Risks also have an impact, or how good or bad things could be if the risk happens. If it is a negative (bad) risk, the impact could range from “really bad” to “not really that bad”. Note that a positive risk is also called an opportunity, which means something good might happen – this impact could range from “really good” to “a little bit good”.
RUMOR – A story that is being passed around that may not be true, or may be an outright lie. Rumors can be relatively harmless (I heard a rock star is in town!), or may be intended to be hurtful to other people. Don’t start rumors. If you don’t know if what you heard is really true, don’t pass it on!
SCOPE – This is “everything” you are trying to do with your project, which will contribute to building your Work Breakdown Structure. You can start with a high level scope statement like “build a tree house” or “build a haunted house” and then make it more detailed so it is clear to everyone what you are trying to accomplish with your project. For example “build a tree house with enough levels and platforms to hold eight people”, or “build a scary haunted house that fits in the garage, basement and back yard”.
SEQUENCE – The order in which something occurs compared to another thing. For example, A comes before B, B comes before C in the alphabet – that is a sequence. (A->B->C)
SKILL – Knowing how to do an activity, like climb a tree, tie knots, and so on.
STAKEHOLDER – Anyone who has an interest in, may be affected by, or benefit from the outcomes of your project is called a Stakeholder. Every child who could possibly come to the dance was a potential stakeholder, and the principal was a stakeholder because she was the Project Sponsor of the dance, and she wanted the dance to be a success.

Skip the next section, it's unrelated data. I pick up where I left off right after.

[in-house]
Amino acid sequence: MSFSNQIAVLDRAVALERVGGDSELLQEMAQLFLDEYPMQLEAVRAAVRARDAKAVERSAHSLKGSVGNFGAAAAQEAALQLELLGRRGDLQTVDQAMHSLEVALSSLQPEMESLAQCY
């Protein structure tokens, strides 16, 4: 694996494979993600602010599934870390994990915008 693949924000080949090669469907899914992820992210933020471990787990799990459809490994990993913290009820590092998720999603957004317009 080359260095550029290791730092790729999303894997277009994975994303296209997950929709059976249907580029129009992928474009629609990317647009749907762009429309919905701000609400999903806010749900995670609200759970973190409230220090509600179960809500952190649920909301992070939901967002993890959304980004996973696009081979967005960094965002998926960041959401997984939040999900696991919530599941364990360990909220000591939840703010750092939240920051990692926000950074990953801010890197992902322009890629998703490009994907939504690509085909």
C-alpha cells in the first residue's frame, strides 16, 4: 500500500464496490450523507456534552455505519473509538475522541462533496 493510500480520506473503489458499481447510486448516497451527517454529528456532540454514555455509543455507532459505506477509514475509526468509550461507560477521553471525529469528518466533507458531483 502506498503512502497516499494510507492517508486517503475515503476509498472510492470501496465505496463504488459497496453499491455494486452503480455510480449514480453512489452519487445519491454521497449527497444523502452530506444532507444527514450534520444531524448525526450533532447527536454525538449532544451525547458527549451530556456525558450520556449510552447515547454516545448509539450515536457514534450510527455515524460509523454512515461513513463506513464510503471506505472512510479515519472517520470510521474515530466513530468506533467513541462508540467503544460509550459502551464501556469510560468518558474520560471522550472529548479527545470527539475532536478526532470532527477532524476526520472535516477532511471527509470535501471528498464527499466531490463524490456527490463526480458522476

TARGET DEADLINE – This is when you want a task or even the entire project to be complete. The kids need to have everything ready for the dance by a certain date.
TASK – An assignment or activity to get a specific part of the project completed – like making decorations, choosing the music, selling tickets, etc.
VARIABLES – These are “unknown” things we may need to plan for – like how many people will come to the dance, make decorations or bring baking. We often don’t know at the beginning what all of the variables may be, and they can change over time.
VISION – The “big picture idea” of what you are trying to do, whether it is building a tree house, designing an experiment, painting a picture or something else.
WORK BREAKDOWN STRUCTURE – A tree structure diagram, representing the work to be done (deliverables), breaking higher level items into smaller items (more detailed).